Mobilise the masses against the Mosel massacre
Monday 12 July
If you’re a Mosel Riesling lover, here’s another chance to do your bit to save the region’s best vineyards from obliteration.
If you’ve not already heard, a 160-metre-high bridge is under construction connecting the Mosel from the village of Urzig to a new four-lane motorway above some of the best Riesling vineyards in the world.
The road will run on a ridge above the famous vineyards of Zeltingen, Wehlen and Graach, mowing down the forest land. The deep trenches needed to build the road will cut off vital water to the surrounding vineyards, add to pollution and ruin a popular tourist area.
We’ve had a petition, a protest, and wine magazine readers are surely aware of this heinous crime but the wider public have been largely oblivious. Until now… Ernie Loosen, one of the major producers that will be affected by this ludicrous bridge has been a vociferous opponent of the bridge but now he is bringing the fight to the attention of the consumer.
The “Bridge Too Far” neck hanger campaign has been launched in the UK with major retailers including Sainsbury’s and Asda agreeing to carry the neck hangers on Loosen’s wines. I think this is great but why not extend it to fellow Mosel producers and taking the campaign to more people?
Nevertheless it’s worth buying a bottle, taking it round to your friends’, and spreading the word.
Lower alcohol survey provides few surprises
Thursday 27 May
I’ve been researching lower alcohol wines lately and it just so happens, Wine Intelligence has too.
The UK wine trade is really trying to look responsible at the moment and a raft of new ‘lower alcohol’ wines were launched at the recent London International Wine Fair.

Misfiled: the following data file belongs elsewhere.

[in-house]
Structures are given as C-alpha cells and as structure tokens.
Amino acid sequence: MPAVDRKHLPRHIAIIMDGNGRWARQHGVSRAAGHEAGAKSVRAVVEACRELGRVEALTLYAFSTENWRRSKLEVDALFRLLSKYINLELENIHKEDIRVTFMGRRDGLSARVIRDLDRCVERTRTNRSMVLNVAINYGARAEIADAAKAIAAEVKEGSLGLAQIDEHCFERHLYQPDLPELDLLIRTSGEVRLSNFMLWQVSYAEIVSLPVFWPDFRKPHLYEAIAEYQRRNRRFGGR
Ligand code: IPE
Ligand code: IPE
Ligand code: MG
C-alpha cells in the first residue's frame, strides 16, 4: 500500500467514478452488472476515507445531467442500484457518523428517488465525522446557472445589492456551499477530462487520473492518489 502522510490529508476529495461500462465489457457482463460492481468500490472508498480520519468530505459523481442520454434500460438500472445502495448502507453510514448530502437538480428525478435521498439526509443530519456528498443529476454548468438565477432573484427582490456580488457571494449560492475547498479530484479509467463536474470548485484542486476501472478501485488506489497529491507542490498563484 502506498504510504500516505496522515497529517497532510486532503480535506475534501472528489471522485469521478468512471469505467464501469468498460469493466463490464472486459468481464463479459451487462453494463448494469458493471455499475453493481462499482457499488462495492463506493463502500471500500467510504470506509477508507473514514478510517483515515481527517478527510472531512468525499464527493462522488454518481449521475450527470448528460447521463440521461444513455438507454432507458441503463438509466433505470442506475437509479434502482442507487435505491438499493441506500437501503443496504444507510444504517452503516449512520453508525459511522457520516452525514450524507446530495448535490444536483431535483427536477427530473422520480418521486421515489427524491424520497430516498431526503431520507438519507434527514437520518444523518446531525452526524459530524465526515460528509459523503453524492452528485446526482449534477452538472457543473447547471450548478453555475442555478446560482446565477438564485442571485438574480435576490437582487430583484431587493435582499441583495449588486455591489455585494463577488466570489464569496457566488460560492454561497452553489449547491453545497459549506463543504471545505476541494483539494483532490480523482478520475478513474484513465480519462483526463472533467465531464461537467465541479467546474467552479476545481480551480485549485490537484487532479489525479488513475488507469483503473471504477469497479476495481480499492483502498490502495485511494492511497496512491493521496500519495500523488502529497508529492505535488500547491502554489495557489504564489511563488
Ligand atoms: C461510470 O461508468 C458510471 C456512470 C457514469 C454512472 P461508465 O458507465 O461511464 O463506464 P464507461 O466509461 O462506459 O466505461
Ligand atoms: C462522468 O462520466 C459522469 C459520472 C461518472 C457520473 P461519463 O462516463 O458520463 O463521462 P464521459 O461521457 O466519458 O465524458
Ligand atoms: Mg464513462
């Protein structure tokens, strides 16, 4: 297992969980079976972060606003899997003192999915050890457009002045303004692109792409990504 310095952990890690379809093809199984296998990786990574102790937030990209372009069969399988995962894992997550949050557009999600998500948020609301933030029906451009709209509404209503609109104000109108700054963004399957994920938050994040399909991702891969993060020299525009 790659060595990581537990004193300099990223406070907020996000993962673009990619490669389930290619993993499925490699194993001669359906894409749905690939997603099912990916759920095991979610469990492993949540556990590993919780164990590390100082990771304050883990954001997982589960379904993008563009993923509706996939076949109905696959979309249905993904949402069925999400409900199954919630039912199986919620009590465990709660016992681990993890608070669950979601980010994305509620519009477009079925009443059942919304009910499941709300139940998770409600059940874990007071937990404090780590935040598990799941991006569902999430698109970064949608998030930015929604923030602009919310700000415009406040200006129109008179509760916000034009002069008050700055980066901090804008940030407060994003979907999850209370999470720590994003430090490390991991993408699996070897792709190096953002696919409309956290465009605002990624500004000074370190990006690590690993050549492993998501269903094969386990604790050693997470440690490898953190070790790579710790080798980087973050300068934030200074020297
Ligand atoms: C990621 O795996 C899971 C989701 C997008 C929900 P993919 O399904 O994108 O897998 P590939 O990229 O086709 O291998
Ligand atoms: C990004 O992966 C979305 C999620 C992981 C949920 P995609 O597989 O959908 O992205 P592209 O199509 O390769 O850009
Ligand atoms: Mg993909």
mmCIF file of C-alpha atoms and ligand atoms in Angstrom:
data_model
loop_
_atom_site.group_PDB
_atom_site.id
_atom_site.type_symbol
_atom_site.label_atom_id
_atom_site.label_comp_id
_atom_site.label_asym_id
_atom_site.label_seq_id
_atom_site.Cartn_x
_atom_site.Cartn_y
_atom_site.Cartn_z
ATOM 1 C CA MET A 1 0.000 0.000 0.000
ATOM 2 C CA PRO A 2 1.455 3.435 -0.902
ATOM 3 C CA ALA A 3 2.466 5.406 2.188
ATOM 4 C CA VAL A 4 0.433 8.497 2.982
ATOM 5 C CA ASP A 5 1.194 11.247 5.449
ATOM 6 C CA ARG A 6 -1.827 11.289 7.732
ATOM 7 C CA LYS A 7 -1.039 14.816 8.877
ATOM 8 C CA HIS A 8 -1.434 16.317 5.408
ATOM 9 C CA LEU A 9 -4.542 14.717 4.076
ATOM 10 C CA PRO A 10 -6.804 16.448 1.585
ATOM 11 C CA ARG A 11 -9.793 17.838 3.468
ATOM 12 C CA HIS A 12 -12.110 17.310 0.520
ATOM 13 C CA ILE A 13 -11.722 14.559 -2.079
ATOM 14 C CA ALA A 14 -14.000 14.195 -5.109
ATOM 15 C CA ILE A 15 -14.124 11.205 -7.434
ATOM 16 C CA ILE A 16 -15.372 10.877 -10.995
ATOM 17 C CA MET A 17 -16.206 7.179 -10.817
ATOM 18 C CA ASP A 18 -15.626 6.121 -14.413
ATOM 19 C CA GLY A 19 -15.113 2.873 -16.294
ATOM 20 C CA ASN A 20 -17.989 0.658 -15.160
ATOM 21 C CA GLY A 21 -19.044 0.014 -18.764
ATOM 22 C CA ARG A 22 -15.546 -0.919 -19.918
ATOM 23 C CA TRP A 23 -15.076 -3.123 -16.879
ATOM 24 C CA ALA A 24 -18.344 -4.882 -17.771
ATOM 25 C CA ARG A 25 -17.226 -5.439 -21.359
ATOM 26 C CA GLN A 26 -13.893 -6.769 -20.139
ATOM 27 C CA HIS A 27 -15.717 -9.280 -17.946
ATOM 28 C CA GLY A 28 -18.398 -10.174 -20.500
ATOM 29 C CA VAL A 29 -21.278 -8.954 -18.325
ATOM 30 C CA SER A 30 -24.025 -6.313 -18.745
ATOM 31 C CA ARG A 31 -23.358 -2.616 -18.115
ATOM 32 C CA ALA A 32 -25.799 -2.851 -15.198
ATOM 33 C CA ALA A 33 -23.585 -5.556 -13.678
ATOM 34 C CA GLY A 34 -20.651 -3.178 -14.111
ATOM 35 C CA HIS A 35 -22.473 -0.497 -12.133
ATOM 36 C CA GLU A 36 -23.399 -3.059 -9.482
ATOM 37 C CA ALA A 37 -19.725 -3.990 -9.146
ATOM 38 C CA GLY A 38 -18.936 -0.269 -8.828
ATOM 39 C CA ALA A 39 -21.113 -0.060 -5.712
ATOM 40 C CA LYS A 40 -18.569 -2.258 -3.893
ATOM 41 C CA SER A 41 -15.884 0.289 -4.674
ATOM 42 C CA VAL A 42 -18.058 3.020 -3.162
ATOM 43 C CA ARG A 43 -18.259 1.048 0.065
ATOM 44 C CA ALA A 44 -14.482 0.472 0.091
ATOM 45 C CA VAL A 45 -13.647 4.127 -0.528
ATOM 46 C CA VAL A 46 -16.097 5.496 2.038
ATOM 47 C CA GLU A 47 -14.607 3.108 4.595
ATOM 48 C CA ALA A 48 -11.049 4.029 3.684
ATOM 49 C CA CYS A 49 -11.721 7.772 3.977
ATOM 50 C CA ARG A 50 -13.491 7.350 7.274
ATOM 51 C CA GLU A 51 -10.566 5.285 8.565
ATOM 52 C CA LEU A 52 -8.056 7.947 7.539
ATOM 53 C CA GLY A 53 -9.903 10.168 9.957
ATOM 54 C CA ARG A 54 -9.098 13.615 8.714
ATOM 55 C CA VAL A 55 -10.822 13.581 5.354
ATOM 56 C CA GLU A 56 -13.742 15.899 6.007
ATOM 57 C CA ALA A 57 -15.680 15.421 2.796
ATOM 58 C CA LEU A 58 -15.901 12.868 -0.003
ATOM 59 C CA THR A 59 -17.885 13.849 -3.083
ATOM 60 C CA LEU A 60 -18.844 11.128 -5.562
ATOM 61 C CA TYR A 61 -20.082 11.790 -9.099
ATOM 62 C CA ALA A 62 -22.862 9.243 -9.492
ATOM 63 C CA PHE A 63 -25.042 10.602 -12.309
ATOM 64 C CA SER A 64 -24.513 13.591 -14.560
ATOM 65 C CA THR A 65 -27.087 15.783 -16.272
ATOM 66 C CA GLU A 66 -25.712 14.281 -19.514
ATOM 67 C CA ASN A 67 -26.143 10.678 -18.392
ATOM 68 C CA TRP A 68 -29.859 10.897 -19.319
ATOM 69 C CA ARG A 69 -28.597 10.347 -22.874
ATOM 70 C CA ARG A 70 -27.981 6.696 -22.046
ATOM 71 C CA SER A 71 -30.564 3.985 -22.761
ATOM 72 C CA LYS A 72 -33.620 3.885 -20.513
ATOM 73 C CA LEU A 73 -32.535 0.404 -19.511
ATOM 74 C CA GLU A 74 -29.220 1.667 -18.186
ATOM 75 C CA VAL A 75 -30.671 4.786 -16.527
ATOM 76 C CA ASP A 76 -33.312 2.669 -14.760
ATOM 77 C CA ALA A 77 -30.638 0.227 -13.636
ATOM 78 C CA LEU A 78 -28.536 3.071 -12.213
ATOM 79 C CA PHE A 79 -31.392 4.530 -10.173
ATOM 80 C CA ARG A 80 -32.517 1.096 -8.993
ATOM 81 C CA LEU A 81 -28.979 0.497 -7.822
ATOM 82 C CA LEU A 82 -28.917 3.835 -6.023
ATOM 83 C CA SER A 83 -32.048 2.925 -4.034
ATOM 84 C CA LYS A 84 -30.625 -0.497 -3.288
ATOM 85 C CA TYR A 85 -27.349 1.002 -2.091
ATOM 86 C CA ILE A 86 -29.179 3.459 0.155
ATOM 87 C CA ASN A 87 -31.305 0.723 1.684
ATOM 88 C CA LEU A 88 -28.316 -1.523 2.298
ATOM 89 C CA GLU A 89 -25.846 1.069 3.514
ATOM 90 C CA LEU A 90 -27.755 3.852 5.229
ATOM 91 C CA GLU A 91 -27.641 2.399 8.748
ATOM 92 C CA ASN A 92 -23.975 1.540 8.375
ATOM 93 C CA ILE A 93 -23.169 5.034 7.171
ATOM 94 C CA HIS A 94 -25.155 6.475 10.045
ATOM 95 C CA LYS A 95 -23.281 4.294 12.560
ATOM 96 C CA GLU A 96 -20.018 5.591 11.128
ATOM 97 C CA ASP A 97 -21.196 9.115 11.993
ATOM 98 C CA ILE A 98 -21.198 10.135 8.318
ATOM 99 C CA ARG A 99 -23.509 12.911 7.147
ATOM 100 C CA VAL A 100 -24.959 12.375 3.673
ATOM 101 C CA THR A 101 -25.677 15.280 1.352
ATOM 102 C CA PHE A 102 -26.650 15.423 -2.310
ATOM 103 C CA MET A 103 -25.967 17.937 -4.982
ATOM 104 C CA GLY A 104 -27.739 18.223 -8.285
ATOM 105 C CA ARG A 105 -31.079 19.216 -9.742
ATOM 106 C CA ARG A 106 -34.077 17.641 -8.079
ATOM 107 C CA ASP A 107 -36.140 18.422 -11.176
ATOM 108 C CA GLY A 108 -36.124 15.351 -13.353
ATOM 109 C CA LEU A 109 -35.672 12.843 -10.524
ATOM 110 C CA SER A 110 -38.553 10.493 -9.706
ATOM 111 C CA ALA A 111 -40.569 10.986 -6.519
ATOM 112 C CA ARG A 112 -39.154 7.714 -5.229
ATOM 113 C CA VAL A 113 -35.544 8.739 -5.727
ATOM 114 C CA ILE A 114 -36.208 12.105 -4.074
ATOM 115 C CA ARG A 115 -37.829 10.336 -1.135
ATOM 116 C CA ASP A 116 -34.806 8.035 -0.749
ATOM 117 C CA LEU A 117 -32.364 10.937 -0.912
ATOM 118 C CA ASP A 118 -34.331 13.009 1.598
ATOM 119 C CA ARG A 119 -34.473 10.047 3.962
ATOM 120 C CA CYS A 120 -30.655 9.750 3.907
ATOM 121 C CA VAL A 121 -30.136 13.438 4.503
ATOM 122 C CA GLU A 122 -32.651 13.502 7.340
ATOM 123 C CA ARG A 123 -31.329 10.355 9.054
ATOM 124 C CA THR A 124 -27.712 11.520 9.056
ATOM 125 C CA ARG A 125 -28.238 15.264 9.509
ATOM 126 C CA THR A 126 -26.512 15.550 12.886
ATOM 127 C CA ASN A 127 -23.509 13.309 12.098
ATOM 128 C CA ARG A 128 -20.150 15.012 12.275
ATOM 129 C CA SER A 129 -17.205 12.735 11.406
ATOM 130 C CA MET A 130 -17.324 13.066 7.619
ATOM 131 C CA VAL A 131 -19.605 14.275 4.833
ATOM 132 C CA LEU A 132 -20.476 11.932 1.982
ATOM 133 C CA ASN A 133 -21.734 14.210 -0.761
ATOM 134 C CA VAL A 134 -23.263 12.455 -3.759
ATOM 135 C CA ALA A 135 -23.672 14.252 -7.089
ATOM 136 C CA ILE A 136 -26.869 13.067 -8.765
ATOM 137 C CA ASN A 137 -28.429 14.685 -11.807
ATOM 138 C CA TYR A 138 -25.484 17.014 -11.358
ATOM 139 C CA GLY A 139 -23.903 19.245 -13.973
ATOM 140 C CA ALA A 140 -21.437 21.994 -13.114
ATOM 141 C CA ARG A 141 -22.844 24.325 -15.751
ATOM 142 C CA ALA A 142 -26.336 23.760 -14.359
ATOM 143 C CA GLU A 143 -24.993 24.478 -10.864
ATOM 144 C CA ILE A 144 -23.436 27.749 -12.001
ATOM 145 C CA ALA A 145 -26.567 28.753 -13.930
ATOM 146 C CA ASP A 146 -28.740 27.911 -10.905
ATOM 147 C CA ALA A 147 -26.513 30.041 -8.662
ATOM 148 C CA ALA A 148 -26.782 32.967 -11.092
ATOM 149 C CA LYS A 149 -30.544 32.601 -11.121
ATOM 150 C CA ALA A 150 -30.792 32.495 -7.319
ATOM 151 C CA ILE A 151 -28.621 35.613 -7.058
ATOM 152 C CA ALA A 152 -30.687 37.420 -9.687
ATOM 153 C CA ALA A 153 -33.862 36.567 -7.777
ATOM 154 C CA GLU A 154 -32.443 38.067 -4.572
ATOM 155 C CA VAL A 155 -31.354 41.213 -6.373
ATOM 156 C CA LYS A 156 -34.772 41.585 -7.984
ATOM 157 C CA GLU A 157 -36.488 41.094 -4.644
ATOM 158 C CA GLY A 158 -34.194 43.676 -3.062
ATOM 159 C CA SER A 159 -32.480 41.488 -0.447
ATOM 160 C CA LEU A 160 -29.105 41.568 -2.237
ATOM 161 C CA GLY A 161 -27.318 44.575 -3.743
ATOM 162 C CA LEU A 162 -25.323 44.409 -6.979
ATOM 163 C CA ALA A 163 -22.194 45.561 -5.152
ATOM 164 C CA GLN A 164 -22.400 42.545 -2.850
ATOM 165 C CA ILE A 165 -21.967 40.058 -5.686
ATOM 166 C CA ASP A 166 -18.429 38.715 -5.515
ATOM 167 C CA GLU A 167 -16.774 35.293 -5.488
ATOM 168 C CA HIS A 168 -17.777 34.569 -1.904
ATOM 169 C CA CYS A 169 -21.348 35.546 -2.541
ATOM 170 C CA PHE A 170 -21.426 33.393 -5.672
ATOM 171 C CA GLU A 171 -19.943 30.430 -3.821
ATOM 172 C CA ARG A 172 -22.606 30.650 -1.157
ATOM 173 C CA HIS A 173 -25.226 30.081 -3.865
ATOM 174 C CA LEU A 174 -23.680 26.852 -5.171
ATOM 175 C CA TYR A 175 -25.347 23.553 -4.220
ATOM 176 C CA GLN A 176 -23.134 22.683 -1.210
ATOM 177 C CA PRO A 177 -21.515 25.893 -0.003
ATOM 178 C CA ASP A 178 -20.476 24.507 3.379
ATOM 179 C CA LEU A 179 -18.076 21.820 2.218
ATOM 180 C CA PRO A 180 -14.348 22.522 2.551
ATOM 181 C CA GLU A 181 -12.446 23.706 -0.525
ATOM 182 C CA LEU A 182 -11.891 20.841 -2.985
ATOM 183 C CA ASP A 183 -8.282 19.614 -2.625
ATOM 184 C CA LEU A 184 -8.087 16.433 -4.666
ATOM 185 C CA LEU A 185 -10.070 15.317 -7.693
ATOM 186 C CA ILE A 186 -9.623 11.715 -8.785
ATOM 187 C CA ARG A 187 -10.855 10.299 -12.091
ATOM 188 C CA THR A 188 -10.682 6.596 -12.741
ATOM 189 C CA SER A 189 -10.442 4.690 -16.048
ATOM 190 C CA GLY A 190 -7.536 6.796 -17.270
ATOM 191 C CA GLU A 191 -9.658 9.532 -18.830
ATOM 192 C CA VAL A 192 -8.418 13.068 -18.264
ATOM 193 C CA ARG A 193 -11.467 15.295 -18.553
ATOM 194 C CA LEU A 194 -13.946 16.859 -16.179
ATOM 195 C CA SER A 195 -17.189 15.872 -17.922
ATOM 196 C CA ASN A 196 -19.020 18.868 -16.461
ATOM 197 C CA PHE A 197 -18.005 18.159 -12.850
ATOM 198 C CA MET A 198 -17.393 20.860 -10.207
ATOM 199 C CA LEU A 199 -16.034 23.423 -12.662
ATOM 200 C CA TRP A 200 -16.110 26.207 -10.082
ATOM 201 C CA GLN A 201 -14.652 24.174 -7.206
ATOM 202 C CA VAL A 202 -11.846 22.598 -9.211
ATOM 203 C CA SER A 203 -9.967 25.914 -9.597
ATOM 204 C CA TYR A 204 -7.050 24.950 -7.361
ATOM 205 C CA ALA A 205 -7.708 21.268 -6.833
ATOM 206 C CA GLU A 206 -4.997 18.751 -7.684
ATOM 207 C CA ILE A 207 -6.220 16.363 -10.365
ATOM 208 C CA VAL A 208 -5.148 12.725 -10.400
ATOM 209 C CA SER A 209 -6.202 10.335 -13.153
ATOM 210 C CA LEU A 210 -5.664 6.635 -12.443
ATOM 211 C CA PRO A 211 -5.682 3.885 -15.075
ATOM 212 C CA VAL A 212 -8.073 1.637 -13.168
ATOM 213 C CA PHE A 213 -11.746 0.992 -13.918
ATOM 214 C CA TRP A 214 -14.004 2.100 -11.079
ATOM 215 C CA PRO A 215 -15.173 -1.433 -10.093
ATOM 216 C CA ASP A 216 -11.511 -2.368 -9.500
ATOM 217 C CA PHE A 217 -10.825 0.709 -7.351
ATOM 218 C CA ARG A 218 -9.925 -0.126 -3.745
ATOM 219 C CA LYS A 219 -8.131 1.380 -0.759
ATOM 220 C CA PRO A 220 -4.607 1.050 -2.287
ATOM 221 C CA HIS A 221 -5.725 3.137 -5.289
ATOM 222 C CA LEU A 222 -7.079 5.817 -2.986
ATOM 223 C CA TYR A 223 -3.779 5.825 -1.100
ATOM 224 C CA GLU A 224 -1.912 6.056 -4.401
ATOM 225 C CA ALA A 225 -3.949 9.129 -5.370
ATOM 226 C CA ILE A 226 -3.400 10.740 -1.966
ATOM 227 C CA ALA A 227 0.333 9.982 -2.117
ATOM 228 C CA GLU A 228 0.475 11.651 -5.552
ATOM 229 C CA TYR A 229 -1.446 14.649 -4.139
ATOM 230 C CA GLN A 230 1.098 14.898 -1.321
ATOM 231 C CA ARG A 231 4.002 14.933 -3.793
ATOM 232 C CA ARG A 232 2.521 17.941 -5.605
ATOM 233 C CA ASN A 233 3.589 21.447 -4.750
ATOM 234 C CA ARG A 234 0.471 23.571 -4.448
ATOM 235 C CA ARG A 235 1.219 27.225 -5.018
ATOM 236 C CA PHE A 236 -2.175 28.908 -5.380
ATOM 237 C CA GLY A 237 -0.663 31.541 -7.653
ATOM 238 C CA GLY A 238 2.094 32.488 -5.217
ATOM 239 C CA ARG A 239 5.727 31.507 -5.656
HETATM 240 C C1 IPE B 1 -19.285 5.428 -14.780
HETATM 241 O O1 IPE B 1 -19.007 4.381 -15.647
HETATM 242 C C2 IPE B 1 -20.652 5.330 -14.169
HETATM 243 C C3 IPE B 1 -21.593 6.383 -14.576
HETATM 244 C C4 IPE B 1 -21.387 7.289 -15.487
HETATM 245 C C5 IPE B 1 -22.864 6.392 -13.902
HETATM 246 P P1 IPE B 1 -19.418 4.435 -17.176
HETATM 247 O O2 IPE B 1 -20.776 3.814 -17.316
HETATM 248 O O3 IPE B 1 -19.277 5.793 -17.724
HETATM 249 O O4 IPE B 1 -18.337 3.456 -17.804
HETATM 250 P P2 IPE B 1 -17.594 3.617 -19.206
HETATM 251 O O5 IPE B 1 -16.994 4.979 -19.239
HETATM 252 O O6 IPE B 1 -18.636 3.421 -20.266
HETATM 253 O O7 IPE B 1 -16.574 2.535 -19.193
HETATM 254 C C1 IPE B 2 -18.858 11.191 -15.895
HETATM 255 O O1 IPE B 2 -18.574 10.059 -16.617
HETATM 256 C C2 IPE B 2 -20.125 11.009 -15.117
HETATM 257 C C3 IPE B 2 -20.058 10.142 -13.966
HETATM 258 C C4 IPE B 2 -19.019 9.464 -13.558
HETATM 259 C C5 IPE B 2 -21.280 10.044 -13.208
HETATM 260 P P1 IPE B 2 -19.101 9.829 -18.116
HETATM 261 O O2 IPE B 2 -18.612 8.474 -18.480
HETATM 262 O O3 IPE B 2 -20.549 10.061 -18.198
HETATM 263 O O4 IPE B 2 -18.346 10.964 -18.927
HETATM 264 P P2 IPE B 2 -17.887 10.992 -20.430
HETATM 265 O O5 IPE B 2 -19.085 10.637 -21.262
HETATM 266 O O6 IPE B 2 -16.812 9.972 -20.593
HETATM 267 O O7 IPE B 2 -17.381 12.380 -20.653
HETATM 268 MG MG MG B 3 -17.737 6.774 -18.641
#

But it’s not clear whether the consumer actually wants lower alcohol wines. So, we might have some more white elephant wines gathering dust on the shelves. Alternatively, if the products are available, it may create demand. Let’s face it, before iphones were launched, we didn’t have a burning need for them either.
Happily for those wineries launching a lower alcohol wine this month, it seems that consumer acceptance of wines under 11% is on the rise, according to Wine Intelligence research in partnership with the WSTA.
The percentage of consumers who say they ‘may buy’ wine below 9% (on a scale of 1 to 5,‘may buy’ was 3) has increased from 47% to 54% since the survey was last conducted in April 2007. No massive change there then,
Younger drinkers also increased their acceptance of lower alcohol wines with 66% claiming they may buy wine below 9%, compared with just 51% in 2007.
‘May buy’ and ‘Would definitely buy’ are quite different, however.
Surprise, surprise, wines between 11 and 14% abv remain the preferred wines with regular UK wine drinkers. Well, strike me down. I’m worried that we are blowing this low alcohol thing out of proportion.
I’ll very happily drink a 9% Mosel wine or 5.5% Moscato d’Asti (particularly Vigna Vecchia’s Ca’ da Gal Moscato at Terroir in London) any day of the week but I’m struggling to find a decent wine that has had its alcohol level reduced by human intervention ( i.e. reverse osmosis/spinning cone). Thus far, the early harvest attempts aren’t much better either. There’s a reason why people don’t pick early and we should remember that.
Last chance to join Mosel protest
Tuesday 3 November
As regular readers of my blog will know, I’ve been to the Mosel to protest against this stupid road bridge and motorway that will plough through some of the world’s best Riesling vineyards. While the international press and bloggers like me have been getting their knickers in a twist about this, Germany’s media has given it little coverage: See my article on decanter.com
The latest from the region is that building work has moved ahead in several places but at last the issue has received some deserved attention from Germany’s equivalent of Panorama: Frontal 21.
The German gourmet magazine Der Feinschmecker has an online petition to help save the valley and vines from the politician’s bulldozers and concrete. The petition closes at the end of the month so sign up. It only takes 30 seconds and how often do you get the opportunity to save a wine region from desecration?